February 12, 2016
5 Ideas, 3 Questions, and an Action
There is the story of an elderly queen who is trying to determine which of her five children will replace her when she passes on.
Like any normal person, she decides to blindfold them all and then put them in a room with an elephant. She tells them that whoever can identify what it is will be the heir to the throne.
The first child stands holding the tail and says, “This is a rope”. The second child presses a hand against its side and says, “No, this is a wall!” The third holds its leg saying, “No, it’s a tree!” The forth holds the trunk and says, “No, this is a hose!”
While the four children stood, firm in their stance, and argued about who was right and who was wrong, the fifth child walked around the entire animal feeling its body with both hands before declaring, “You’re all right and you’re all wrong: It’s an elephant!”
At times, this is life. We stand absolutely convinced that what we do, say, and believe is true—and, in one sense, yes, it is so. But, in the big picture and in the broad scheme of things, there may be more to the story. It can be easy to put our beliefs and perspective on autopilot, thinking that we “already know”. But are we sometimes holding an elephant’s tail and calling it a rope?
Do I have tunnel vision and do I need to give myself a break and look around a bit?
Am I holding on to something too tightly, what do I need to let go of?
If I was on a desert island and could have one person, one object, and one song—who and what would they be?
Desired Result: To Gain Clarity on Life’s Biggest Question: Why Am I Here?
Concrete Action: Write your one-line manifesto. Fill in the blank:
The purpose of my life is to ______________________________________ by __________________________________________________________________.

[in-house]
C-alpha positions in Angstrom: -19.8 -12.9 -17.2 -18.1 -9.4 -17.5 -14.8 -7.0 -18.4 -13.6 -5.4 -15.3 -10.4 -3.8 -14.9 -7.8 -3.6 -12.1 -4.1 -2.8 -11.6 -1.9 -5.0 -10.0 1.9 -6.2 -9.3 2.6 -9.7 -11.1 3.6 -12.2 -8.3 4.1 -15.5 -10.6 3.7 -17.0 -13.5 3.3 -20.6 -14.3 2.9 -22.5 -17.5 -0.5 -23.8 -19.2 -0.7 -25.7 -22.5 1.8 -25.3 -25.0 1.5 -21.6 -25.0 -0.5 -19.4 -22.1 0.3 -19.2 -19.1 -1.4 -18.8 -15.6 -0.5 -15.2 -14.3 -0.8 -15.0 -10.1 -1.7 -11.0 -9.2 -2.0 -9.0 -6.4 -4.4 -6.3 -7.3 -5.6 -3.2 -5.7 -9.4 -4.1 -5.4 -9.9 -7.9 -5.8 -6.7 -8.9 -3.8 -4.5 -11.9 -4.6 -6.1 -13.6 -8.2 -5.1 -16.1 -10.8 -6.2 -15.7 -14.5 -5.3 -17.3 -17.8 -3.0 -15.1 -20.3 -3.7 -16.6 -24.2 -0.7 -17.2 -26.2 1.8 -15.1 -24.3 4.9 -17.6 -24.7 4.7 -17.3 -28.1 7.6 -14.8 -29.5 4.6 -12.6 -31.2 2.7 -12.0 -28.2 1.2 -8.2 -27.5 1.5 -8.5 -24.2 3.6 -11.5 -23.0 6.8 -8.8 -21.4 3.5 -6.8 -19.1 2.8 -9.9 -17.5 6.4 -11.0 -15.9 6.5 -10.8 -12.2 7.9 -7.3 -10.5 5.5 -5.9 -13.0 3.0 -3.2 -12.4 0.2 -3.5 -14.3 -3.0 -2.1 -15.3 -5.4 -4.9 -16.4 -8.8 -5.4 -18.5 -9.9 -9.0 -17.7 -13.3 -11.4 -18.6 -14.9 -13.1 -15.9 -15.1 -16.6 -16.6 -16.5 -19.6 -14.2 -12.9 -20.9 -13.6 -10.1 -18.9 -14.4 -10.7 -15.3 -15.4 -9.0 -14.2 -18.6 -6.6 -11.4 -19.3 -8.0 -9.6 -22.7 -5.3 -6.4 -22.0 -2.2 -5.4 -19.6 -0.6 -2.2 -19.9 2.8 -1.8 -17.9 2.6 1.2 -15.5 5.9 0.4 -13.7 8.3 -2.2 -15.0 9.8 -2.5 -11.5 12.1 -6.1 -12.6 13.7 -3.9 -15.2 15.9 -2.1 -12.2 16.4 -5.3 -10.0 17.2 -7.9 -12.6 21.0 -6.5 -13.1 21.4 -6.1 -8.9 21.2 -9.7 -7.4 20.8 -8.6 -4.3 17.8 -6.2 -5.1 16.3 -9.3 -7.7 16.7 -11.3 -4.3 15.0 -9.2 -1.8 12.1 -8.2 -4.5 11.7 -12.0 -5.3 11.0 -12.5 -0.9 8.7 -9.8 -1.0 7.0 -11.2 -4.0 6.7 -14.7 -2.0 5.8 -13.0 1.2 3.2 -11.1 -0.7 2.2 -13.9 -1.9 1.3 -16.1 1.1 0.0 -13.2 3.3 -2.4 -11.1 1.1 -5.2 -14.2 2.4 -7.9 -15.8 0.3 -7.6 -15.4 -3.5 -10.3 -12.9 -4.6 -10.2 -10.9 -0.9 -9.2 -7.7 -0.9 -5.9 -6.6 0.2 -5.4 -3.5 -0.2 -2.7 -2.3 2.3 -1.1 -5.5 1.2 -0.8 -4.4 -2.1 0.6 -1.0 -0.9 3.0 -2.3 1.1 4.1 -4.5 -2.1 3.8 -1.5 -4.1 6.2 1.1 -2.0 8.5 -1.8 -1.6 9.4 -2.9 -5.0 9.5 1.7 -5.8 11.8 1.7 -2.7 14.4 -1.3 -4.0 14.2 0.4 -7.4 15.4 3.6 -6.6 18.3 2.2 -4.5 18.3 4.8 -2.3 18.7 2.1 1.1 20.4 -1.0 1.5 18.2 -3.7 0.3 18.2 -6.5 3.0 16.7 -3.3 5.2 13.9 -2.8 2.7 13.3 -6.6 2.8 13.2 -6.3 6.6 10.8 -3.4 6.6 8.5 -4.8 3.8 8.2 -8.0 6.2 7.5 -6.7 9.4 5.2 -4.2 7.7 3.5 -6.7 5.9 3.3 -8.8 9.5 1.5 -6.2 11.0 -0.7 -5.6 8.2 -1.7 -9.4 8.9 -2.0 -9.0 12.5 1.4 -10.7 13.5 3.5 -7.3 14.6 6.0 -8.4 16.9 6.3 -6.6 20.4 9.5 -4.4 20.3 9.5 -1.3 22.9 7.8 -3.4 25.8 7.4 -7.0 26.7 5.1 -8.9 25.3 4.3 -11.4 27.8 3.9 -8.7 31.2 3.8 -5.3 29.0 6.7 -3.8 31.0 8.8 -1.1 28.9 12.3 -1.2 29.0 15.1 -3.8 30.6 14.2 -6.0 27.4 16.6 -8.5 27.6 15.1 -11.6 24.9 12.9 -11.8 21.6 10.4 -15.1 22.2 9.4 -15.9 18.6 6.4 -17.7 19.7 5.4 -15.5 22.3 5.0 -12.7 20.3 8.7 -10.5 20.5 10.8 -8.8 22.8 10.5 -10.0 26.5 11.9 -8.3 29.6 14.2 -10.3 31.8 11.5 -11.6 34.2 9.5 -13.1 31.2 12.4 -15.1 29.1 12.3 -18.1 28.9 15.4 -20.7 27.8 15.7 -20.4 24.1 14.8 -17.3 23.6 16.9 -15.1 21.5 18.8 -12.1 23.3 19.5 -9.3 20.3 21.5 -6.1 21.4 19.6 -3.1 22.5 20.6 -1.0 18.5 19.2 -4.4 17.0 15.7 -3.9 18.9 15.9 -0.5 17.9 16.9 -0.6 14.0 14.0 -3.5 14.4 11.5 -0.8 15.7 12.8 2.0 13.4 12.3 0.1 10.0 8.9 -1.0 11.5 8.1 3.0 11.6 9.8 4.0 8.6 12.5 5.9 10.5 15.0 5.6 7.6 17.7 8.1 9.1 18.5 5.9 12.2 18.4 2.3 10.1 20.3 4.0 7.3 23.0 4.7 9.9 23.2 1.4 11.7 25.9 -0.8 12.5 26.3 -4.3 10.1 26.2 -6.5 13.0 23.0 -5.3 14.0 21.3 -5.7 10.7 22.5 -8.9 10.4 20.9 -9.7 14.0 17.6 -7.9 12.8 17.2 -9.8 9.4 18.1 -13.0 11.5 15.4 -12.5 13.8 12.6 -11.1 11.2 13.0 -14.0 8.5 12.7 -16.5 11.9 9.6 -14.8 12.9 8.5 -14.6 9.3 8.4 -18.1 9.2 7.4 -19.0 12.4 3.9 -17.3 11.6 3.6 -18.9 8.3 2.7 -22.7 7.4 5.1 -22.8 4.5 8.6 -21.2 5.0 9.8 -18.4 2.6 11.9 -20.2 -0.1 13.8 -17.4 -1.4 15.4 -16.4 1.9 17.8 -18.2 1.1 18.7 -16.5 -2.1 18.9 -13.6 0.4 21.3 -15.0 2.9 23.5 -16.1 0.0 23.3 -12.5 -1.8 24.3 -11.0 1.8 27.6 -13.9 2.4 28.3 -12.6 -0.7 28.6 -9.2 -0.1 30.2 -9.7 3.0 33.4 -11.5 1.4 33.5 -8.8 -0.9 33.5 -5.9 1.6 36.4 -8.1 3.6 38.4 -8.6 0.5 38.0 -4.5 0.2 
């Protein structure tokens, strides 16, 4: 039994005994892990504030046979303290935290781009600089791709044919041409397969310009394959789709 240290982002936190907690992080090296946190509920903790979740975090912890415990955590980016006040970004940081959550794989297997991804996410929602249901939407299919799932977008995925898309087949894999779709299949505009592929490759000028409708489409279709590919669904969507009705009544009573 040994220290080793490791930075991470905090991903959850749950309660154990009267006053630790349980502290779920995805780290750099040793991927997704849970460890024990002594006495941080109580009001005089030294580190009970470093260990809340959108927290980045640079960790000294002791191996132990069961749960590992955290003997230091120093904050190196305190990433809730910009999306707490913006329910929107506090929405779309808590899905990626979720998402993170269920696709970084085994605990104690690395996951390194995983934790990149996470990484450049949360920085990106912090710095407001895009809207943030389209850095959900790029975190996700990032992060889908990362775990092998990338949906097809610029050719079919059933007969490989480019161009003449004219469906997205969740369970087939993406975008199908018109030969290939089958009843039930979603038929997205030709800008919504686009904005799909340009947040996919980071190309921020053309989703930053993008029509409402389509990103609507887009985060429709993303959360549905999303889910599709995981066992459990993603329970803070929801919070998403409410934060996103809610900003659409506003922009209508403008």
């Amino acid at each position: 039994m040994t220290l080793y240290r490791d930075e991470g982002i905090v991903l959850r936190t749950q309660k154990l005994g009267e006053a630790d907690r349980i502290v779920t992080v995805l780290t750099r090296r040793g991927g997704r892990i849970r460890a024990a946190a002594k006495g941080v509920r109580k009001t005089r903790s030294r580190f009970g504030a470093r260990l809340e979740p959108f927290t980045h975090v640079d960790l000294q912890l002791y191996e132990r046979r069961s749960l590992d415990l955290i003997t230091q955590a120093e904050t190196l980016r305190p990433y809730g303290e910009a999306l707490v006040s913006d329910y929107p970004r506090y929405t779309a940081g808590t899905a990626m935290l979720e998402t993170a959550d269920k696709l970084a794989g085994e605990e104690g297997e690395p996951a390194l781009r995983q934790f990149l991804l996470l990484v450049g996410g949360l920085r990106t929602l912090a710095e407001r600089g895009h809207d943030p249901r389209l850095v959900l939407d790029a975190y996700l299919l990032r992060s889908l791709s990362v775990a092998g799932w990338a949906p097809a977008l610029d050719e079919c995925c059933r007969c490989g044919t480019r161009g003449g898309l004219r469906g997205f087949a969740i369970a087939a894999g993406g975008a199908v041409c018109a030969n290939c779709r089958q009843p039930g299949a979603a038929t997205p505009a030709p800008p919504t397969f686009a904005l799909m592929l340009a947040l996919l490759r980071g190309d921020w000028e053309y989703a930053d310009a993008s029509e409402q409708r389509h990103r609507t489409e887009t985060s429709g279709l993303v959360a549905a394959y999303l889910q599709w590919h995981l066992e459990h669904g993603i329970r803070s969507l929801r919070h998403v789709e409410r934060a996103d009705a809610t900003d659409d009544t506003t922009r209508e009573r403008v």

For example, The purpose of my life is to always seek and attain personal greatness and evolution by helping others achieve their own.
Or, The purpose of my life is to be the best activist, scholar, friend, sister, and mother that I can be by practicing determination, strength, kindness, patience, assertiveness, self-respect, tolerance, and love.
Stating your ultimate vision can be both empowering and liberating. Articulating your dream in one line can be a source of energy and provides a constant focal point to work toward. Other wise, it is all too easy to float through life with an attitude of “I’ll know when I see it.” In this case, “it” means happiness or meaning or life’s purpose. Once your statement is written, you can check in with yourself, asking, “Are my actions and thoughts in this moment contributing or detracting from the ultimate vision for myself? Remember that you can always revisit, revise, and re-explore your statement—adding to it as you go!
Be your greatness. Start. Do. Go.
Zach Carlsen is the grateful lead blogger at StrengthsLife.com
His strengths of Ideation, Connectedness, Input, Strategic, and Empathy have taken him all over the world. He is an inventor, athlete, joyous wanderer/wonderer, translator, poet, and Strengths Consultant.
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Facebook: Zachary Carlsen